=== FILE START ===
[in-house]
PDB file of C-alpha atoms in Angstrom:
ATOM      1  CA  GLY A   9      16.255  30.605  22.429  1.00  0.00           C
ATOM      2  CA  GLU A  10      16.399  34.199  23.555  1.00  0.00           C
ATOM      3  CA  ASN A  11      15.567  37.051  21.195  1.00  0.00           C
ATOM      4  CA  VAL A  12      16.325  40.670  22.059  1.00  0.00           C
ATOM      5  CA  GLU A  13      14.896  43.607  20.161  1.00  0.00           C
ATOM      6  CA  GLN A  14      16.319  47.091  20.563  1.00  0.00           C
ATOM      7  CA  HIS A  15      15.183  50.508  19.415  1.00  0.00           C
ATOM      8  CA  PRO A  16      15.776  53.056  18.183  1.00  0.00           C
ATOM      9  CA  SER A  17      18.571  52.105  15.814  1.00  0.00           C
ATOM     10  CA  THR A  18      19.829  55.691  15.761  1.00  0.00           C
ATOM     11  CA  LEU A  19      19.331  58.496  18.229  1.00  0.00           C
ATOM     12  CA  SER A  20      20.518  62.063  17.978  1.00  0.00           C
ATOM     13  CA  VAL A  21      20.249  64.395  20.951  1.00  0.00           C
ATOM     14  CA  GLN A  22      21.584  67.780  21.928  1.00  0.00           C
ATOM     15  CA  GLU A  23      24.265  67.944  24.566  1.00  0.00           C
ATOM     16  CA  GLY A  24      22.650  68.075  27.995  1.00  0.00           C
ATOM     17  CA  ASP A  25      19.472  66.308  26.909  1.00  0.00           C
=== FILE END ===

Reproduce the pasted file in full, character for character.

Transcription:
[in-house]
PDB file of C-alpha atoms in Angstrom:
ATOM      1  CA  GLY A   9      16.255  30.605  22.429  1.00  0.00           C
ATOM      2  CA  GLU A  10      16.399  34.199  23.555  1.00  0.00           C
ATOM      3  CA  ASN A  11      15.567  37.051  21.195  1.00  0.00           C
ATOM      4  CA  VAL A  12      16.325  40.670  22.059  1.00  0.00           C
ATOM      5  CA  GLU A  13      14.896  43.607  20.161  1.00  0.00           C
ATOM      6  CA  GLN A  14      16.319  47.091  20.563  1.00  0.00           C
ATOM      7  CA  HIS A  15      15.183  50.508  19.415  1.00  0.00           C
ATOM      8  CA  PRO A  16      15.776  53.056  18.183  1.00  0.00           C
ATOM      9  CA  SER A  17      18.571  52.105  15.814  1.00  0.00           C
ATOM     10  CA  THR A  18      19.829  55.691  15.761  1.00  0.00           C
ATOM     11  CA  LEU A  19      19.331  58.496  18.229  1.00  0.00           C
ATOM     12  CA  SER A  20      20.518  62.063  17.978  1.00  0.00           C
ATOM     13  CA  VAL A  21      20.249  64.395  20.951  1.00  0.00           C
ATOM     14  CA  GLN A  22      21.584  67.780  21.928  1.00  0.00           C
ATOM     15  CA  GLU A  23      24.265  67.944  24.566  1.00  0.00           C
ATOM     16  CA  GLY A  24      22.650  68.075  27.995  1.00  0.00           C
ATOM     17  CA  ASP A  25      19.472  66.308  26.909  1.00  0.00           C